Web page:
Need advice on Mac versus PC

Discussion in 'Buying Tips and Advice' started by DblD, Jan 6, 2008.

  1. DblD macrumors newbie

    Jan 6, 2008
    Cincinnati, Ohio
    I'm new to this forum. I'm a PC owner & always have been. I do alot of digital photography & I've just recently bought a new digital camcorder. Severeral people told me that if I intend to do a lot of movie editing that I should consider getting a Mac. That they're better than PC's. So I have several questions.
    1- How bad is the learning curve going from a PC to Mac?

    2-Which Mac would you recommend for someone into photography & movies?

    3-Any other things I should know about?

    Thanks for your opinions.:confused:
  2. thejadedmonkey macrumors 604


    May 28, 2005
    1. Piece-o-cake. Just remember, it's not windows, and usually it's easier then windows.. but because you're so used to having to do something in 10 steps in windows, when it's just a push of a button in OS X, you'll end up searching for 10 minutes in all sorts of menus and help screens, only to realze it was right in front of you. Also, some keyboard shortcuts are different...

    2. If you're asking, I assume that you're trying not to spend a lot of money, which means that specs aren't going to be all that important to you, just as long as it'll do video editing and some iPhoto/Aperature work. In that case, just about any mac you can buy of will work. Just choose: portable or desktop, and screen size.

    3. If you get a laptop, get a sleeve and Apple care. Also, if you buy Final Cut Express when you get the computer, I think you get a descount too... Don't upgrade your RAM from Apple, buy it online for about 1/2 price. Don't expect to play games (no matter what compuer you buy) unless you install Windows on it, and the price premium for OS X versions is sometimes $30 per game.. so after 3 or 4 games it's actually cheeper to have boughten XP.
  3. soemochris macrumors member

    Dec 13, 2007
    1. Took me 5-15 mins, on christmas day, then over the week i found out more.

    2. iMac if its leisure, mac pro (wait till after the 15th with the pro) if its pro, both with 2gb of ram or more

    3. Programs you may want to look at:
    Final Cut express or Final Cut Pro Studio
  4. Eraserhead macrumors G4


    Nov 3, 2005
    First of all Macs are generally better for digital media creation than Windows PC's, so its a good choice.

    Final Cut Express is probably better (on the budget) for a beginner, even some pro's use it.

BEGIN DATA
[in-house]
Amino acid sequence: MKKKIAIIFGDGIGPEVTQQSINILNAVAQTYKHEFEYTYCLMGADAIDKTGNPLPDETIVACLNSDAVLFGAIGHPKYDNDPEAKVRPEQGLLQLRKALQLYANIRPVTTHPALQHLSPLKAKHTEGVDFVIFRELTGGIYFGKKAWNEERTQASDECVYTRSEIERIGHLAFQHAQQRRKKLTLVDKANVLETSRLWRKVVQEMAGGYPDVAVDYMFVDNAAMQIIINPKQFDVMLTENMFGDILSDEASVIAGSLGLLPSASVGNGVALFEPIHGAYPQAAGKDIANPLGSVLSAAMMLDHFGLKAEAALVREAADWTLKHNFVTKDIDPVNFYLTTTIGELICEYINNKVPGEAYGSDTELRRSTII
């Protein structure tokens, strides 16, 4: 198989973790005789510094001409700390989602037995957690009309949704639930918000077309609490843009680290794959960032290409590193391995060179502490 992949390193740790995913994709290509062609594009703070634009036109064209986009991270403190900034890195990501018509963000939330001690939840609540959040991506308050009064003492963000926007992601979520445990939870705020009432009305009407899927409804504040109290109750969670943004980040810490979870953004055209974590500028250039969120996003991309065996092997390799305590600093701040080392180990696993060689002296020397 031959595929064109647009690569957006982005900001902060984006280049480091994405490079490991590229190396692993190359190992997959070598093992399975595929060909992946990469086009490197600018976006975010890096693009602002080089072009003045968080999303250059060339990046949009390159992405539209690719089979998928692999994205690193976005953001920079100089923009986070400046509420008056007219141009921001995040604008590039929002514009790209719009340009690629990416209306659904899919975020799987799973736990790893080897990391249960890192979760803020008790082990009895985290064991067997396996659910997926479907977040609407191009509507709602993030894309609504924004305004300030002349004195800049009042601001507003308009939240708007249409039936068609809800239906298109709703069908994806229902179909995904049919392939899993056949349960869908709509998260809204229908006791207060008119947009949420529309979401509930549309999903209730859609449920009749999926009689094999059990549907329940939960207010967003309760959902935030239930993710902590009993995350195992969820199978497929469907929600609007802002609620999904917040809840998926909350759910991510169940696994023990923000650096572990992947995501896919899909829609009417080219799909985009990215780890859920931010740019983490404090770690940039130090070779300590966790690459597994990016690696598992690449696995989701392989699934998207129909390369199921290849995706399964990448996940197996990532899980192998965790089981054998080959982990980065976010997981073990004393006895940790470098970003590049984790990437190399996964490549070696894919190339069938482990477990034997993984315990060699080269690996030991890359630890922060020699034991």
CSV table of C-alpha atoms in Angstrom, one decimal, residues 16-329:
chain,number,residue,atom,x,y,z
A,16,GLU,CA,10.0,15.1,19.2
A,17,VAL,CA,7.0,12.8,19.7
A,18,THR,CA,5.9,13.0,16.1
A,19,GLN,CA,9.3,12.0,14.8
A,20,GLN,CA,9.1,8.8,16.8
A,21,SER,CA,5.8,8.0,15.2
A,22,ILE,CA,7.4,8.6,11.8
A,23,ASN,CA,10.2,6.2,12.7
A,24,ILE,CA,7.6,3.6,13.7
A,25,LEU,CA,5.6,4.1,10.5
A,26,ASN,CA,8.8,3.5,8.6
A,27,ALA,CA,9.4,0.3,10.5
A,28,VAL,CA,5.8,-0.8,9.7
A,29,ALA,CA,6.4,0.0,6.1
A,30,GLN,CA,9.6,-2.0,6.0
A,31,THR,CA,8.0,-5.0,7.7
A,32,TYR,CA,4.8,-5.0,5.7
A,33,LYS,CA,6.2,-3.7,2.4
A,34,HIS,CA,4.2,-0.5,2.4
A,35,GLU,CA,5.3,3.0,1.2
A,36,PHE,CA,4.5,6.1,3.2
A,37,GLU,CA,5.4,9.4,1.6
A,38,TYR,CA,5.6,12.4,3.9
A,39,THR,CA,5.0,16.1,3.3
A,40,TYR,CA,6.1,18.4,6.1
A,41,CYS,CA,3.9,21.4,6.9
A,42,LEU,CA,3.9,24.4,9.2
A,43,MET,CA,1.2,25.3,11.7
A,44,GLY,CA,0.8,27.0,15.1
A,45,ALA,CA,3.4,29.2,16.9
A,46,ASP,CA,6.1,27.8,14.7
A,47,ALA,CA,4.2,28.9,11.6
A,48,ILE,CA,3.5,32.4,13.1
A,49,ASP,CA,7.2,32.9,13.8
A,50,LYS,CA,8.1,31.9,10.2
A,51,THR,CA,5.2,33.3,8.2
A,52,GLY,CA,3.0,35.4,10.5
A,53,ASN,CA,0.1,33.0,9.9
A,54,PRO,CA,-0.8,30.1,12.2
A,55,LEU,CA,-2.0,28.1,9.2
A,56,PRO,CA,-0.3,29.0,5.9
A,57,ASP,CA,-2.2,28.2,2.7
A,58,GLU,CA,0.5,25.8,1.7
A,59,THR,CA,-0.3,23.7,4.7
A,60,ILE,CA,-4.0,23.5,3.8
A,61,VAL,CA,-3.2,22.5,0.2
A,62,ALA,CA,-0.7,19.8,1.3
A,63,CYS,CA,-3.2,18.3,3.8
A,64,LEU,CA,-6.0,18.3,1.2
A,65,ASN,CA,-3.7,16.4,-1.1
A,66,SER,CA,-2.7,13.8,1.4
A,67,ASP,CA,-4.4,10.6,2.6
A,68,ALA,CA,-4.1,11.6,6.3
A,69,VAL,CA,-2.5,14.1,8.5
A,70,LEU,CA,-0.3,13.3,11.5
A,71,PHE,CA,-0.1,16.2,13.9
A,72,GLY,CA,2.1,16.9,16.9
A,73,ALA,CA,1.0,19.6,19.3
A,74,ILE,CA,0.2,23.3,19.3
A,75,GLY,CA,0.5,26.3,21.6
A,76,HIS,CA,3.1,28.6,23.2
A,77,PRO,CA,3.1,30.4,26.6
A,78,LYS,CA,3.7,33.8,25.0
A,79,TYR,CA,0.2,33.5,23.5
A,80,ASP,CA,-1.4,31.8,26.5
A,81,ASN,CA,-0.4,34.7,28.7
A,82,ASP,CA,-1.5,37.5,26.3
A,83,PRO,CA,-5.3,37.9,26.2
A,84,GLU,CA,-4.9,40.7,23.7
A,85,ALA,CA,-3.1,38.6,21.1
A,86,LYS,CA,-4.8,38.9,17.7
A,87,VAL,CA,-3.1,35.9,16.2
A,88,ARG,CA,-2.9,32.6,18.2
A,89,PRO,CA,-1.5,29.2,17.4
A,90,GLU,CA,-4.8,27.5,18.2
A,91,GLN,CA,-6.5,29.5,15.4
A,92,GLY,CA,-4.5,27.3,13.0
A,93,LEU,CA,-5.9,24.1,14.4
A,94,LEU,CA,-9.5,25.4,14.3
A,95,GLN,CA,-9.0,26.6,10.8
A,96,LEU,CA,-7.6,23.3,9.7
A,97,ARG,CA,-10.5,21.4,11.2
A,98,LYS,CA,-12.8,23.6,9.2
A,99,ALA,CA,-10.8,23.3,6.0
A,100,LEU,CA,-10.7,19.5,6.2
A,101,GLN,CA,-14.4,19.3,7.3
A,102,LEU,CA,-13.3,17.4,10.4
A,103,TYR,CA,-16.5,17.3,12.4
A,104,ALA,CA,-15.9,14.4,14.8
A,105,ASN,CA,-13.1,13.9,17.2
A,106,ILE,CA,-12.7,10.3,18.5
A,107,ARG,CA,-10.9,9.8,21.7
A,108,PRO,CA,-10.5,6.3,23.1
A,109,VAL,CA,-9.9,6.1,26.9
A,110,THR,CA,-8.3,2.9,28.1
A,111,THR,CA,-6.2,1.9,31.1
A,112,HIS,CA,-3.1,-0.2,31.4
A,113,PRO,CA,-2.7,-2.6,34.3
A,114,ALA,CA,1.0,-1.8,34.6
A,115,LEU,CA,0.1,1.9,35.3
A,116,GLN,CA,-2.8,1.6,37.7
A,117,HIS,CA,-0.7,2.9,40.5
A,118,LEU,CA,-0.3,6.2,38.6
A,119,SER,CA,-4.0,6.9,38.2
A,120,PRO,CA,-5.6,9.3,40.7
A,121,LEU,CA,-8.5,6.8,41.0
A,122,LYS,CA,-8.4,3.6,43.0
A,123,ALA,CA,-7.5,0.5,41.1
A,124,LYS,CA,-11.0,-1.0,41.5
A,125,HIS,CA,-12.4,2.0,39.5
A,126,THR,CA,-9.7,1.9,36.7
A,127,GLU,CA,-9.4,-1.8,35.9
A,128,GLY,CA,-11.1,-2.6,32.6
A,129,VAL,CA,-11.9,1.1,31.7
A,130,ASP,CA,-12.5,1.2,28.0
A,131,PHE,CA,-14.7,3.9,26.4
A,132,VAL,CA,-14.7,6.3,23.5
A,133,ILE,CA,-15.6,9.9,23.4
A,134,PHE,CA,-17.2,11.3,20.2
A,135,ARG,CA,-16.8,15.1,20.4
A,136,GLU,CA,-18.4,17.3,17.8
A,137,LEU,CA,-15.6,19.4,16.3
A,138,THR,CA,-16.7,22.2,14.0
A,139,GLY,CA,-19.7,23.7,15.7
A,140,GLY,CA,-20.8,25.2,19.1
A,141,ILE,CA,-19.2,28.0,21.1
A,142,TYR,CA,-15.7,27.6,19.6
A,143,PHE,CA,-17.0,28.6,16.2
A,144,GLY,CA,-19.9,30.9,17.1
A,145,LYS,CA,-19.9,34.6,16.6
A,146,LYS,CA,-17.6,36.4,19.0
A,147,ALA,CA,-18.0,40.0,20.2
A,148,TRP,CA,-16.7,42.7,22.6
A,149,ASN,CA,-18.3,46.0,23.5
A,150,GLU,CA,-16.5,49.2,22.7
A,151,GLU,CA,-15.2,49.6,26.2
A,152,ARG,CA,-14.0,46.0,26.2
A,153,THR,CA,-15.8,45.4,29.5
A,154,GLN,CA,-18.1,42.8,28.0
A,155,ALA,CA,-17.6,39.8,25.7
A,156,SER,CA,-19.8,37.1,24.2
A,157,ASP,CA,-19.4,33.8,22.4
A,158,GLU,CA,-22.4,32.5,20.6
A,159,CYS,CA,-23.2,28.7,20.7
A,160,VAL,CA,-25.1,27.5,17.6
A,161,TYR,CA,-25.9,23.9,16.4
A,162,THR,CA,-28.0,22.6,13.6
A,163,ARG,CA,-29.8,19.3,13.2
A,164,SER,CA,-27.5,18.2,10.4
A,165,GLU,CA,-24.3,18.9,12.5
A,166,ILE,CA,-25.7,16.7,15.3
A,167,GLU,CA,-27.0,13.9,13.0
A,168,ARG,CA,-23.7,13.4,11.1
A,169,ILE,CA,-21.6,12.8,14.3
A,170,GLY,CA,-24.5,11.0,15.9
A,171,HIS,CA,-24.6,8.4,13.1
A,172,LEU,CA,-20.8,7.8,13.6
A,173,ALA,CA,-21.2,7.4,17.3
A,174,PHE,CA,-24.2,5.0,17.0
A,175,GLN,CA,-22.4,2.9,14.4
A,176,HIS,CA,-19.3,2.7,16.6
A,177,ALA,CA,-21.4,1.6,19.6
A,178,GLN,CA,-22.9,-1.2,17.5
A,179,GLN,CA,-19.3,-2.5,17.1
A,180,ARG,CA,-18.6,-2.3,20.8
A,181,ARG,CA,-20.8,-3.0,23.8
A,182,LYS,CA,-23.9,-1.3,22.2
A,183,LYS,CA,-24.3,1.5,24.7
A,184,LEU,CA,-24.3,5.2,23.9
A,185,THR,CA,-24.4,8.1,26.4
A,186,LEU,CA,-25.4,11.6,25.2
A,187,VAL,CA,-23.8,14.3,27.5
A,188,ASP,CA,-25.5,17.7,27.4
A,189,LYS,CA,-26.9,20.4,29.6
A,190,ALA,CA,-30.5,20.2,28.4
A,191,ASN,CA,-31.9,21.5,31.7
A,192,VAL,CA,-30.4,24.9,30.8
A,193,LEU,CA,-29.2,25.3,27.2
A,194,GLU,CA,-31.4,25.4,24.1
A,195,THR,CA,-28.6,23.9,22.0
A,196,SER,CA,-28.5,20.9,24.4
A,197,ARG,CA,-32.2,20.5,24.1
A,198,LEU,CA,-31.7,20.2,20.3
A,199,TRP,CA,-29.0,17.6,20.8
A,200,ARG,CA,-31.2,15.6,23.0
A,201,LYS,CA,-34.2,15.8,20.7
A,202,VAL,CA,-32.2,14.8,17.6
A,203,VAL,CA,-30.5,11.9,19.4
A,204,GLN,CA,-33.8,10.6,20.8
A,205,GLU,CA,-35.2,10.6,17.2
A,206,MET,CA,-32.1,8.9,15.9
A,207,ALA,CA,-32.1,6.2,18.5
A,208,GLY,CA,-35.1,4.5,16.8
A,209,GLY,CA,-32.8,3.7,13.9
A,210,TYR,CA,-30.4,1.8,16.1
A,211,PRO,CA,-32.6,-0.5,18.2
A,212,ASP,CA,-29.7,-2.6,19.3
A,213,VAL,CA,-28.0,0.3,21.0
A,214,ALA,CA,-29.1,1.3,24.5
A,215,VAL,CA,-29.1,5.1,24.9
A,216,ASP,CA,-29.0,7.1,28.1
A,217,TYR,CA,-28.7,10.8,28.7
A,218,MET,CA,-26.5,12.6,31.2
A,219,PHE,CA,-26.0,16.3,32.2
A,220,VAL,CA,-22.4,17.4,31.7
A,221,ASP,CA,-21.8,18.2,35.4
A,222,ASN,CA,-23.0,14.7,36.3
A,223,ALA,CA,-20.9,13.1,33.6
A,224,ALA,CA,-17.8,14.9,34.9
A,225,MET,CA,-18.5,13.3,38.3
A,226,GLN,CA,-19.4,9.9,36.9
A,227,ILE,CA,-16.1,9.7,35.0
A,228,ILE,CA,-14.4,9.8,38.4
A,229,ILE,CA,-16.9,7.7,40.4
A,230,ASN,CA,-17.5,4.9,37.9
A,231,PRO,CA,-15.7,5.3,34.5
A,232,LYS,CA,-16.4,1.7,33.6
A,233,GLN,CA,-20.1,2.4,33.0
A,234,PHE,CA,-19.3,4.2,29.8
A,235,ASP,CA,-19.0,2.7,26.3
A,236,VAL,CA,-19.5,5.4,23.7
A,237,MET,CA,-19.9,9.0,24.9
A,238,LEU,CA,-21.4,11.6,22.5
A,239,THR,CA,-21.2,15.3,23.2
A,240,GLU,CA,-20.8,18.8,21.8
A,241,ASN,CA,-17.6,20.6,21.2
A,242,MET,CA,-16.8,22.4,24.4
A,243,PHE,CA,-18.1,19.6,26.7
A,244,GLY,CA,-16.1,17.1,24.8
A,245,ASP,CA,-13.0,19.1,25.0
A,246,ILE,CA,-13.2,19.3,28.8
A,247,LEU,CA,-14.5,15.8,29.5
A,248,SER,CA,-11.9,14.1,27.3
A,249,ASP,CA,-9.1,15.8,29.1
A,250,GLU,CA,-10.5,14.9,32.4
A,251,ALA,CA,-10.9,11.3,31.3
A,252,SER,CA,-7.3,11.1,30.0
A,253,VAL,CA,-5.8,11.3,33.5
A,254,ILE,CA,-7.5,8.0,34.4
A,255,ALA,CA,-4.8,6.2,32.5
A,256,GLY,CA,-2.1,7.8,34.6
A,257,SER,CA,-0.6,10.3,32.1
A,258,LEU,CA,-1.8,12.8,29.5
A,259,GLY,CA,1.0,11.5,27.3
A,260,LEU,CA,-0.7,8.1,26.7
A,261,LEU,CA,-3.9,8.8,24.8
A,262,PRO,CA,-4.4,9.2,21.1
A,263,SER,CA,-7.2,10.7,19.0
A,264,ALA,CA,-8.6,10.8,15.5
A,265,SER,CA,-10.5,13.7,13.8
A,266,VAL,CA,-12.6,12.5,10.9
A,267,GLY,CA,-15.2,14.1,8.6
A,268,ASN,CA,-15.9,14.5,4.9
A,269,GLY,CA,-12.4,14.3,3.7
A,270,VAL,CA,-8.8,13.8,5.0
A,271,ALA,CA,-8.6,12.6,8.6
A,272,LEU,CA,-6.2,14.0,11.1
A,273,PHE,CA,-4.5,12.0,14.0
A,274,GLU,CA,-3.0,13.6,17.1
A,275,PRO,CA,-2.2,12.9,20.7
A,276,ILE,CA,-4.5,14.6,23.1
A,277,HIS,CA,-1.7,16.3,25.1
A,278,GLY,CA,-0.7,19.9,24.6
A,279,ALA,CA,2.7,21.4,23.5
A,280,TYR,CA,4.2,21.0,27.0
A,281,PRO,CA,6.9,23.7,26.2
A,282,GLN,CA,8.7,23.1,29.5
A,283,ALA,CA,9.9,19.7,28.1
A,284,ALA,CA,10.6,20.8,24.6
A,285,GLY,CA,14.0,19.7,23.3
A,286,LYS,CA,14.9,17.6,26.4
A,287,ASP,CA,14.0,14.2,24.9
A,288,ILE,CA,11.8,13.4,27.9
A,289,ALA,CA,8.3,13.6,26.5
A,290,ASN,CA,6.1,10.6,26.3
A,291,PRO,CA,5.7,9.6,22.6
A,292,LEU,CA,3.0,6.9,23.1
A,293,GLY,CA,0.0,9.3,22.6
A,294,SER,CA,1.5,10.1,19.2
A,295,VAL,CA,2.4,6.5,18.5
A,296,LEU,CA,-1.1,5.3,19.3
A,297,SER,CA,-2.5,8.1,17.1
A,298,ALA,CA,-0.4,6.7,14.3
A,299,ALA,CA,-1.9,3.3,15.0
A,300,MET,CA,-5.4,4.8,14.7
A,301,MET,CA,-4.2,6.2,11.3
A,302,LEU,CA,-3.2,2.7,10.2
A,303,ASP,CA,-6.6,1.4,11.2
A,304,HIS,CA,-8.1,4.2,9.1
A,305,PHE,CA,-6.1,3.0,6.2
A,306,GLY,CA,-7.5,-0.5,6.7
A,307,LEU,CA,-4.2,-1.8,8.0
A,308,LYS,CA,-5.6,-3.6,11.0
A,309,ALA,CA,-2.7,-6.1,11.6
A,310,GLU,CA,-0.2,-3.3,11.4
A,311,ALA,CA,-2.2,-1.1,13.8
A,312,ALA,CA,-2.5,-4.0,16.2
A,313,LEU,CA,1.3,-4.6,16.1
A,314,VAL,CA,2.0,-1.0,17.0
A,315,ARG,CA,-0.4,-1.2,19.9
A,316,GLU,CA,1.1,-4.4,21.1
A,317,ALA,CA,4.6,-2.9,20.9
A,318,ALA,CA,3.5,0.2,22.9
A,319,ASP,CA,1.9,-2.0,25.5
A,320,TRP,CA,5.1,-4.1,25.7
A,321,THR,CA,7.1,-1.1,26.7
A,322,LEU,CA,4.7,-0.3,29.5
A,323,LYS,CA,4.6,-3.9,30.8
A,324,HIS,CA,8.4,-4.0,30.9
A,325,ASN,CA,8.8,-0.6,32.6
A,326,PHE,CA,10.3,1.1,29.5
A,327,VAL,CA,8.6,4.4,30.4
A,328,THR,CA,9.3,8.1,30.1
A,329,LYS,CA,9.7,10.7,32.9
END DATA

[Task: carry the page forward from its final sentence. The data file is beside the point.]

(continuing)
Any Mac should be fast enough for the applications you want to run, except possibly a Mac Mini, you should get 2-4GB RAM with it, though it can be cheaply bought elsewhere apart from Apple and fitted very easily.
  5. jsw Moderator emeritus


    Mar 16, 2004
    Andover, MA
    I think an iMac would be a great introduction to the Mac without spending the kind of money a Mac Pro would involve (as noted, the Mac Pros are expected to be updated quite soon, so don't buy just yet). Be sure to get a screen that supports the resolution you'll want. 20" works for most people, 24" is even better, and 30" (not available on an iMac, supported by Mac Pro and MacBook Pro laptop) is very expensive but huge.

    If you're doing this professionally, as noted above, a Mac Pro might be a better bet for you, but I've got a 24" iMac, and it's quite good unless you're very discerning.

    Edit: agreed about RAM - 3rd party RAM is a lot cheaper and is easy to install.
  6. Lau Guest

    I'd also add that for basic movie editing, iMovie (that comes free with a new Mac) is excellent, and you might well want to see how you get on with that before deciding what pro program to go for. You don't say what sort of movies you'll be editing, so I could be barking up the wrong tree, but iMovie is good and you can do a fair bit with it (and you can't argue with free!).
  7. spork183 macrumors 6502a


    Jul 30, 2006
    3-Check compatibility with your new camcorder. If it isn't mac compatible, you'd be hatin' life. Even if the box says works with mac, check some online reviews. Most minidv camcorders are compatible. Most hd or memory based camcorders aren't compatible. Hopefully that will change soon.